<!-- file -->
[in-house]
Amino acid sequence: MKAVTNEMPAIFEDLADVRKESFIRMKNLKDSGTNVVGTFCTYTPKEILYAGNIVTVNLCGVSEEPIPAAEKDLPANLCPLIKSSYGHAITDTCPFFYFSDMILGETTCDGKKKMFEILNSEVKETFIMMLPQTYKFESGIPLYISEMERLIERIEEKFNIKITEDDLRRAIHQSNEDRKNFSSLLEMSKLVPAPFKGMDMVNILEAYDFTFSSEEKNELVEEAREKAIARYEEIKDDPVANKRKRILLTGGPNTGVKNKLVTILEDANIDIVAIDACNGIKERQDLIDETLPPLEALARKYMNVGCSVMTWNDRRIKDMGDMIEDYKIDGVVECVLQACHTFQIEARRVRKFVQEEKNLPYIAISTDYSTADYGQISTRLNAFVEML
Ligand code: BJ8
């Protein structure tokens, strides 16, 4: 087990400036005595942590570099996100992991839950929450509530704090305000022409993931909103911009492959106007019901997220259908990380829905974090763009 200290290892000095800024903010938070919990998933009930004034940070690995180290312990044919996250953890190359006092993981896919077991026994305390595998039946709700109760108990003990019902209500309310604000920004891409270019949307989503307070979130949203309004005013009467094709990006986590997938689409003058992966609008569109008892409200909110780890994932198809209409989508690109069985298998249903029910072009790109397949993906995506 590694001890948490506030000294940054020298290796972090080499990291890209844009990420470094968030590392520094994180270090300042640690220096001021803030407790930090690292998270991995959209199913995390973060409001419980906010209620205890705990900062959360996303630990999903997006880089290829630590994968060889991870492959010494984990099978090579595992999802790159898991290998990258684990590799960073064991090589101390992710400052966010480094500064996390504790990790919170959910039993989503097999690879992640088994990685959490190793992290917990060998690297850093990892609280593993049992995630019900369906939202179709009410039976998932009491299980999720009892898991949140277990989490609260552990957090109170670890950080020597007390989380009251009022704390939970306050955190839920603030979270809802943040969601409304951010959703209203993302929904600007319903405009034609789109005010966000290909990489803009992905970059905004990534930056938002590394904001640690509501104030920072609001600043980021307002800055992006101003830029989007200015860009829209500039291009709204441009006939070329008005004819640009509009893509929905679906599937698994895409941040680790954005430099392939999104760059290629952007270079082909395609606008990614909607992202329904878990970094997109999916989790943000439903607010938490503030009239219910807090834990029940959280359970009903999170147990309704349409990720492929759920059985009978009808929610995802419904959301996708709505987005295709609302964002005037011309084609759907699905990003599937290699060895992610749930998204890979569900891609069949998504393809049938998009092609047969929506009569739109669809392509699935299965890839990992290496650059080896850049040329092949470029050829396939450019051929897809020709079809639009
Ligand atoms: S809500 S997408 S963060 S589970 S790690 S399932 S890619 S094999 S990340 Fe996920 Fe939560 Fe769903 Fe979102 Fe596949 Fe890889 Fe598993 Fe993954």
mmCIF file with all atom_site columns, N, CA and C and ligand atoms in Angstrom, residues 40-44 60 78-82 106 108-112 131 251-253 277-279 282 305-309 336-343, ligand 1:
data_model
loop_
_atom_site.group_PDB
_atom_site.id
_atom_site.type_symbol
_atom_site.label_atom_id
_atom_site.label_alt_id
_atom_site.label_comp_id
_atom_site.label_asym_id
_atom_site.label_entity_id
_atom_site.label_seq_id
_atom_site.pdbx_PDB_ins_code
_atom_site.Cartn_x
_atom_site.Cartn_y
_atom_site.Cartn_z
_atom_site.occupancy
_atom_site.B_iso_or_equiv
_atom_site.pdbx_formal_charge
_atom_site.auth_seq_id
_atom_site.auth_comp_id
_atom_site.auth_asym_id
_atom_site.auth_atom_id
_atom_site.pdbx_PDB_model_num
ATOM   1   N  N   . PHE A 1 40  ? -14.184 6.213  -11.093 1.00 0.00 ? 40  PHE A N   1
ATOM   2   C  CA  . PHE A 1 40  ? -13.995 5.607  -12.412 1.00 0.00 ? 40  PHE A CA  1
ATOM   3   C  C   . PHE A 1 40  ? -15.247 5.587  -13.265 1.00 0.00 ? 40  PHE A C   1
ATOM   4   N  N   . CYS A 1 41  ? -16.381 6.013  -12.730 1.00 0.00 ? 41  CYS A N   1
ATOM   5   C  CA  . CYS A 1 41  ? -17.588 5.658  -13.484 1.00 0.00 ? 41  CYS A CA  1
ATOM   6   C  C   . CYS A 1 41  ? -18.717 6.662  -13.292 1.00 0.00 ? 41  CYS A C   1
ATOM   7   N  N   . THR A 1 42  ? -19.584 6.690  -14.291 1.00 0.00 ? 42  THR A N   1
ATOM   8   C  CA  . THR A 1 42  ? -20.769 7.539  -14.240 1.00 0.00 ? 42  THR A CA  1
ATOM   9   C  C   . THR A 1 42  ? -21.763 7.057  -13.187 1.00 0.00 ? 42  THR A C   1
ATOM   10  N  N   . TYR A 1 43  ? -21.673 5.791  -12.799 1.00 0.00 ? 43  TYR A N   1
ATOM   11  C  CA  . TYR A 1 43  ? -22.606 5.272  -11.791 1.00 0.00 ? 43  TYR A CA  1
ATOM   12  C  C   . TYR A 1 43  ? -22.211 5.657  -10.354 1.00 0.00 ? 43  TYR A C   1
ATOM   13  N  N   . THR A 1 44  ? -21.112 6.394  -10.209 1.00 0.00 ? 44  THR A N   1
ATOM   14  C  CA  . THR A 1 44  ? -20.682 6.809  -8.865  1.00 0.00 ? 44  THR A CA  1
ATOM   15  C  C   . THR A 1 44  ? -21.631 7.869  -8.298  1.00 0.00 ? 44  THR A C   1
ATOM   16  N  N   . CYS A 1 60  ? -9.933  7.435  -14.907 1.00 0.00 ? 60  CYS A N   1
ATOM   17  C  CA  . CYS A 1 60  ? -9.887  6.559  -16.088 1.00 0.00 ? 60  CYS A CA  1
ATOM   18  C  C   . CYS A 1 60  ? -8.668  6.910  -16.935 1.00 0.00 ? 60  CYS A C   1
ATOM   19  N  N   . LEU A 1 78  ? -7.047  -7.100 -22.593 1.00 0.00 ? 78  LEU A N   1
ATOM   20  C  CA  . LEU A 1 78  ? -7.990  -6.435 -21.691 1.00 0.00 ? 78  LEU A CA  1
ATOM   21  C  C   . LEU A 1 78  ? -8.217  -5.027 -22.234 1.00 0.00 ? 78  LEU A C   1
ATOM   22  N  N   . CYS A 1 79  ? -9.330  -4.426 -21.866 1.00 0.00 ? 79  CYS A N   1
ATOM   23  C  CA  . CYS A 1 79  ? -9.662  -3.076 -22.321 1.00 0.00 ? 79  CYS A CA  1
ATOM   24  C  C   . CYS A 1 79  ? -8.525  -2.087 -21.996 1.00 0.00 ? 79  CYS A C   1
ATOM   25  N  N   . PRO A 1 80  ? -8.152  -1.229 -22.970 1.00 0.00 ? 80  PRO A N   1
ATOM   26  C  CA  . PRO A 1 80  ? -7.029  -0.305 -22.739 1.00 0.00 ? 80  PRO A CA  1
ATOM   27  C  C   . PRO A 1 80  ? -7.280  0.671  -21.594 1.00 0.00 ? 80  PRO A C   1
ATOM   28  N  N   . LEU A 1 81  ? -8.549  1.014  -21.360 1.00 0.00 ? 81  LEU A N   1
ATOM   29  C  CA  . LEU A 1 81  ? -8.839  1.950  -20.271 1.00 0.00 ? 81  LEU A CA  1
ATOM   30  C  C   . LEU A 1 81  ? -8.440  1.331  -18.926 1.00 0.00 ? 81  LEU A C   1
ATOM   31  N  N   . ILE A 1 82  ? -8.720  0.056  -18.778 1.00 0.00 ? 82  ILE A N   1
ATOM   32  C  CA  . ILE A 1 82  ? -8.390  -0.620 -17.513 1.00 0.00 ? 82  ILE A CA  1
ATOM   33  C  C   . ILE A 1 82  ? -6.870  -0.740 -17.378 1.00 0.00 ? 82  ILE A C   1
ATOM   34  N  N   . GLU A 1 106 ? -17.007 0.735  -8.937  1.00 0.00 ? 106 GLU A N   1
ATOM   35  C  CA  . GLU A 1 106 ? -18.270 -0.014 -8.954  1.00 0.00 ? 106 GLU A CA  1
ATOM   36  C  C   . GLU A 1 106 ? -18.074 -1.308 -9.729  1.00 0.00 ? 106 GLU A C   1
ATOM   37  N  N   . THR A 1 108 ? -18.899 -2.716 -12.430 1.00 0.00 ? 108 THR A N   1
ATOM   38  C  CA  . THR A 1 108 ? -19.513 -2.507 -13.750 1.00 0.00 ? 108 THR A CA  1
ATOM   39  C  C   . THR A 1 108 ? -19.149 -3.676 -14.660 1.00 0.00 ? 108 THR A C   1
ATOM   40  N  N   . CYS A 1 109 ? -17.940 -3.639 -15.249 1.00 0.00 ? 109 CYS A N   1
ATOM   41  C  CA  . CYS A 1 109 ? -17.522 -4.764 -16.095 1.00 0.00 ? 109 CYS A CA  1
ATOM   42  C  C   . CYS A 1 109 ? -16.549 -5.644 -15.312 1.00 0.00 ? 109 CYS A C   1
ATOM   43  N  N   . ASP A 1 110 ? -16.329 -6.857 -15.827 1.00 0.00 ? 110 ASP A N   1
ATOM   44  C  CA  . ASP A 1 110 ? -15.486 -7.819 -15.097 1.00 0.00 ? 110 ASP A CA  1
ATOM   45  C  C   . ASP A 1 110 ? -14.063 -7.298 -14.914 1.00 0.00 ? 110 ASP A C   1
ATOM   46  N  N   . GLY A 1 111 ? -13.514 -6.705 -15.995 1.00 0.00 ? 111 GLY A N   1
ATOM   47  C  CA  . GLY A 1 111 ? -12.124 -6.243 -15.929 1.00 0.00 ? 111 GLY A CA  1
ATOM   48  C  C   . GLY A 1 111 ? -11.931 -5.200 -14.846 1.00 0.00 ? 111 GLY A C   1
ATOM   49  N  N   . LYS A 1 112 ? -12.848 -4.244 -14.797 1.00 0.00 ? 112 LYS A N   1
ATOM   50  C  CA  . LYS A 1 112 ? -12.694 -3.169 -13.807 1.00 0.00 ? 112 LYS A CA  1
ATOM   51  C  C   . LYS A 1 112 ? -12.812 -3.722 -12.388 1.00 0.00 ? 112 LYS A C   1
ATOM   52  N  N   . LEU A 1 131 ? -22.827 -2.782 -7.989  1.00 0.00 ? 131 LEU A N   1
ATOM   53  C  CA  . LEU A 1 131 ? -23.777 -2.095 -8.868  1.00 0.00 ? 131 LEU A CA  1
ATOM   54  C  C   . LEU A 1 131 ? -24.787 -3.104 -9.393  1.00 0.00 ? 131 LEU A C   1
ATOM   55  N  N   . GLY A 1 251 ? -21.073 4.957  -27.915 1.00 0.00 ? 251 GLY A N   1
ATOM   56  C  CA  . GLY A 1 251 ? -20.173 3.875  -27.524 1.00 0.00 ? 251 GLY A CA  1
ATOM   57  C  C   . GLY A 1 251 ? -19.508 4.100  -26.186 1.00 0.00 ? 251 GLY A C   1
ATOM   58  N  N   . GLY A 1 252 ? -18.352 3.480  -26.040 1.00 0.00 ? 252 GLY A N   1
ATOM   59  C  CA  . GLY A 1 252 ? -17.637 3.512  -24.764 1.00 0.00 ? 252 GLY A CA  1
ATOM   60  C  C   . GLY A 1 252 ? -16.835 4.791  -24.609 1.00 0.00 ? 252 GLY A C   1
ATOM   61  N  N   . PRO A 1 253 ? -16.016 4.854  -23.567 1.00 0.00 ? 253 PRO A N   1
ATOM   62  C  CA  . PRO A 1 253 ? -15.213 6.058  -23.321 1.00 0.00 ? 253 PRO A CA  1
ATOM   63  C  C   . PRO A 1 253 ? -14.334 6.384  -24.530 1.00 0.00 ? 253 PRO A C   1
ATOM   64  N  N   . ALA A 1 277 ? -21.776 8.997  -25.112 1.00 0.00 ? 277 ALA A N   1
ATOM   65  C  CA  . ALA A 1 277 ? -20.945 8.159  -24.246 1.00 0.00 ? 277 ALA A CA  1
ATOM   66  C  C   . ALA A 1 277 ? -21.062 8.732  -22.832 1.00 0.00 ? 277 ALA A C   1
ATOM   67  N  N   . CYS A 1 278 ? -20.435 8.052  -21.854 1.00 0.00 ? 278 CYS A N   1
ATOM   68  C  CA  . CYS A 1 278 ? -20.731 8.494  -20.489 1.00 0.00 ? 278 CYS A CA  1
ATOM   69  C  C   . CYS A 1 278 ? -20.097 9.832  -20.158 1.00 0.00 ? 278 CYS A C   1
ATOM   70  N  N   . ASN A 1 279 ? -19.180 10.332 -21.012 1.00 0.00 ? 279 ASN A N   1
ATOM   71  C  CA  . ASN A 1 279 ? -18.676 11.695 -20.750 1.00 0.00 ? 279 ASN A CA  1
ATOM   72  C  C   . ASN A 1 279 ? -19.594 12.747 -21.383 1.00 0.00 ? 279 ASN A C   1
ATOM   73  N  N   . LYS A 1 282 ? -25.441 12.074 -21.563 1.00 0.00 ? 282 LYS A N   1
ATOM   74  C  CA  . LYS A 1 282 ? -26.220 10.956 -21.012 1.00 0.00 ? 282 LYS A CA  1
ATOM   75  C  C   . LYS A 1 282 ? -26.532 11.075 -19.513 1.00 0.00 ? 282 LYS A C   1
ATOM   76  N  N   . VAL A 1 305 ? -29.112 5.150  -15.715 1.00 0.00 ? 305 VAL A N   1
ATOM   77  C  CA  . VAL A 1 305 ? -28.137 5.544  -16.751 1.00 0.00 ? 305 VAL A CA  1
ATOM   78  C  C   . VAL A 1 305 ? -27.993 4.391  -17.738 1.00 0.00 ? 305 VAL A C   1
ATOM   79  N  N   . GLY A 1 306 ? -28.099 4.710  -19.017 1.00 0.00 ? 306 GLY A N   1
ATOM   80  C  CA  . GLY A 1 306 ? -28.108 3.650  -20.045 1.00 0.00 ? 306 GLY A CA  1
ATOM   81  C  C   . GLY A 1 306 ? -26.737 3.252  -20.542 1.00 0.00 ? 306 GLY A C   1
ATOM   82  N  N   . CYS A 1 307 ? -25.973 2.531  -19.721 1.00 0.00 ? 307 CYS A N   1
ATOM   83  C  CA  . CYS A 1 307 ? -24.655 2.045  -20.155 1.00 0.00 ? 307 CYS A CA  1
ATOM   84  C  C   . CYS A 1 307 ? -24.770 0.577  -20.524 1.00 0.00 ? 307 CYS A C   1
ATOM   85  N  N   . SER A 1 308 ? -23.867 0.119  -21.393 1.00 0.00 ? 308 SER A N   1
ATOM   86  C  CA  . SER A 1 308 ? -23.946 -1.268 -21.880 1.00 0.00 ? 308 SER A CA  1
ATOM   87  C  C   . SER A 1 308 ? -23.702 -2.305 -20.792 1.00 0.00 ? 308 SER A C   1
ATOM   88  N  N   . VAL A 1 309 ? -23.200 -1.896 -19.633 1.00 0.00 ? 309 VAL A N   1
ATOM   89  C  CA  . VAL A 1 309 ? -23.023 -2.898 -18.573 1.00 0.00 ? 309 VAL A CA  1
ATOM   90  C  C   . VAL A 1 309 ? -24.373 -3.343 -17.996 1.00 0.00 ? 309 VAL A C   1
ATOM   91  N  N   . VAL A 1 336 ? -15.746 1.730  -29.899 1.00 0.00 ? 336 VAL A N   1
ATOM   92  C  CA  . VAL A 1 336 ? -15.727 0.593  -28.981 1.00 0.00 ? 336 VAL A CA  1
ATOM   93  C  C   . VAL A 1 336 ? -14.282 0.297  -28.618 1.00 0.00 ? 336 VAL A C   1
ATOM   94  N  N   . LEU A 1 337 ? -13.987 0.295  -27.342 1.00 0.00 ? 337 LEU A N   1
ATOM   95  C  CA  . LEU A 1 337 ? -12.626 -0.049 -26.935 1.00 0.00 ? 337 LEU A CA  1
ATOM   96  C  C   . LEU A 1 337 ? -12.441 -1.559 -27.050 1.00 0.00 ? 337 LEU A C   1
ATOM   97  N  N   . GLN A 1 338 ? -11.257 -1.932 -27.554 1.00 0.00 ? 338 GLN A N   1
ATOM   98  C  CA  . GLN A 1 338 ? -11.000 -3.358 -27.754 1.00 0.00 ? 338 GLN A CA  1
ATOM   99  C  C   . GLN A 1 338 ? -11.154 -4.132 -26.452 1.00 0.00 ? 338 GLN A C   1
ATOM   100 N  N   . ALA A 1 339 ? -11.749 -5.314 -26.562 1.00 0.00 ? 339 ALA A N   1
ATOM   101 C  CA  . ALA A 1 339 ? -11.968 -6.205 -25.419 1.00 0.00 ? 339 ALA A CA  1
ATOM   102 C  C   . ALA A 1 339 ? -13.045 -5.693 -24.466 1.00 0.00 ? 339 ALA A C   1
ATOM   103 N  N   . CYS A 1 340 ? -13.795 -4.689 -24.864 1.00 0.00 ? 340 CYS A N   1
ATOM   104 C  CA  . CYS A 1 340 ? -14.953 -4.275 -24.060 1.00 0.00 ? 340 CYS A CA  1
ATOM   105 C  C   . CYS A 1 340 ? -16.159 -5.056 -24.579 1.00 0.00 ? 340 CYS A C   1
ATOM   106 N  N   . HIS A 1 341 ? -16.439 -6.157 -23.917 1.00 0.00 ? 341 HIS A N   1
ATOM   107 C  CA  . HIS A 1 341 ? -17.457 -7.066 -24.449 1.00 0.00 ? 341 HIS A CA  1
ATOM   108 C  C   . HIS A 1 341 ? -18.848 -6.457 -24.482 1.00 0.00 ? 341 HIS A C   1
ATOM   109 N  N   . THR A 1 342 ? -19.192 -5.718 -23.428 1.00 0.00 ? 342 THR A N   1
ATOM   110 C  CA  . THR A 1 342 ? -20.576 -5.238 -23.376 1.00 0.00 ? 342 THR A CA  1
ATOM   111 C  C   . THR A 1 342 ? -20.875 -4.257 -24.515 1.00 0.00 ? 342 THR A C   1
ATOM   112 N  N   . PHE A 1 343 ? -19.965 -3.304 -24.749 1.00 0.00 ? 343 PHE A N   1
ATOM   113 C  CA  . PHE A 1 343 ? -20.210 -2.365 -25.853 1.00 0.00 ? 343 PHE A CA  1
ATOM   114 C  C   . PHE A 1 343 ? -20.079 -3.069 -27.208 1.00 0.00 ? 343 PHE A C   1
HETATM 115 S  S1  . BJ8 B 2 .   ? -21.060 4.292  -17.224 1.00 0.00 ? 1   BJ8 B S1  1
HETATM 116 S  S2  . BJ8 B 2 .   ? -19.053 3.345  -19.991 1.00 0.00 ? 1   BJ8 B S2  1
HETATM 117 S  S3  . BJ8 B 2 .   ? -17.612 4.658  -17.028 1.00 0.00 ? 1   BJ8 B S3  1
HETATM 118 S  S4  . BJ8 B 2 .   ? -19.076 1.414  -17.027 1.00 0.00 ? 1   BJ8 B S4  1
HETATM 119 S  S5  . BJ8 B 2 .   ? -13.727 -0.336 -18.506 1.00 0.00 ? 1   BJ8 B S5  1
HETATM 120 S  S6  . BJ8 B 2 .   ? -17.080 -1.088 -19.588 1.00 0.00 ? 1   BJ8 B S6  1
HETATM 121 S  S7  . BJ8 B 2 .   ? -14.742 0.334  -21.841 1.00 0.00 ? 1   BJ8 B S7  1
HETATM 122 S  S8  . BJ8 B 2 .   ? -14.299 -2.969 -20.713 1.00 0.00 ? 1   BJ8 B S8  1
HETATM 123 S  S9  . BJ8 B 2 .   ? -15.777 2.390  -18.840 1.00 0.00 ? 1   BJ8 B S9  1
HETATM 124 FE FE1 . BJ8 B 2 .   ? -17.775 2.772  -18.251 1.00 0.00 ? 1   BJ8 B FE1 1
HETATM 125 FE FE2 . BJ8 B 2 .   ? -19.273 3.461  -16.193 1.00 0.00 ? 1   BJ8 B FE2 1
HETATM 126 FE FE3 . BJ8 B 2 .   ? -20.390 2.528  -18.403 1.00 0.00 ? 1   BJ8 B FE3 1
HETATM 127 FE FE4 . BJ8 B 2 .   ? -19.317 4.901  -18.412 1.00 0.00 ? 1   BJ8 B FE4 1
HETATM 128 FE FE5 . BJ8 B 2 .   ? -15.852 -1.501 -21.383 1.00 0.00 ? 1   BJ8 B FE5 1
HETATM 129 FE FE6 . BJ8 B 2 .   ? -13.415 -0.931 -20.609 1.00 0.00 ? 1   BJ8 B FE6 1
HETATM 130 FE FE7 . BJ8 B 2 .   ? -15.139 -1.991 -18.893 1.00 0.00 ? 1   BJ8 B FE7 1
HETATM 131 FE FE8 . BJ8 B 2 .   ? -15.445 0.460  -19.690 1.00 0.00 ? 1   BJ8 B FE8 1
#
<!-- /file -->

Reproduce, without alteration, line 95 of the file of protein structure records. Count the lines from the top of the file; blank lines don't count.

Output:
ATOM   66  C  C   . ALA A 1 277 ? -21.062 8.732  -22.832 1.00 0.00 ? 277 ALA A C   1